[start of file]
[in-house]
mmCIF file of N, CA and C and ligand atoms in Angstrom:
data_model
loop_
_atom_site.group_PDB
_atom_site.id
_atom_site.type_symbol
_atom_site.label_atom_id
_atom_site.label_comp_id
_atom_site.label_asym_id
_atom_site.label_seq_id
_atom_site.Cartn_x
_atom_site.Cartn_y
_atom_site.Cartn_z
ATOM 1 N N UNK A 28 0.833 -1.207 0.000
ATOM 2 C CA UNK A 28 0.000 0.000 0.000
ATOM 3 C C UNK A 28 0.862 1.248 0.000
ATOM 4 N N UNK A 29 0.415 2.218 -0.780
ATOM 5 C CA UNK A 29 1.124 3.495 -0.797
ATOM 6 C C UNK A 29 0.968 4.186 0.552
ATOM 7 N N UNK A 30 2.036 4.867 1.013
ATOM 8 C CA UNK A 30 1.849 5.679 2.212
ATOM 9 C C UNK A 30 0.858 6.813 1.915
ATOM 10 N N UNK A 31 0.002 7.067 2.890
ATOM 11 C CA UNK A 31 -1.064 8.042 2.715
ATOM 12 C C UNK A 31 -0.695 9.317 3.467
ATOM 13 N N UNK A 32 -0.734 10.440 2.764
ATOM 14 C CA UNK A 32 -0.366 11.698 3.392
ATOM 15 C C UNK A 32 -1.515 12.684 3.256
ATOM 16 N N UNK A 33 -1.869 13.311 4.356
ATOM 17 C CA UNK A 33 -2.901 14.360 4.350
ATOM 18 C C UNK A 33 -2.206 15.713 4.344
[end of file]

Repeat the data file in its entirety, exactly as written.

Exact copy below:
[in-house]
mmCIF file of N, CA and C and ligand atoms in Angstrom:
data_model
loop_
_atom_site.group_PDB
_atom_site.id
_atom_site.type_symbol
_atom_site.label_atom_id
_atom_site.label_comp_id
_atom_site.label_asym_id
_atom_site.label_seq_id
_atom_site.Cartn_x
_atom_site.Cartn_y
_atom_site.Cartn_z
ATOM 1 N N UNK A 28 0.833 -1.207 0.000
ATOM 2 C CA UNK A 28 0.000 0.000 0.000
ATOM 3 C C UNK A 28 0.862 1.248 0.000
ATOM 4 N N UNK A 29 0.415 2.218 -0.780
ATOM 5 C CA UNK A 29 1.124 3.495 -0.797
ATOM 6 C C UNK A 29 0.968 4.186 0.552
ATOM 7 N N UNK A 30 2.036 4.867 1.013
ATOM 8 C CA UNK A 30 1.849 5.679 2.212
ATOM 9 C C UNK A 30 0.858 6.813 1.915
ATOM 10 N N UNK A 31 0.002 7.067 2.890
ATOM 11 C CA UNK A 31 -1.064 8.042 2.715
ATOM 12 C C UNK A 31 -0.695 9.317 3.467
ATOM 13 N N UNK A 32 -0.734 10.440 2.764
ATOM 14 C CA UNK A 32 -0.366 11.698 3.392
ATOM 15 C C UNK A 32 -1.515 12.684 3.256
ATOM 16 N N UNK A 33 -1.869 13.311 4.356
ATOM 17 C CA UNK A 33 -2.901 14.360 4.350
ATOM 18 C C UNK A 33 -2.206 15.713 4.344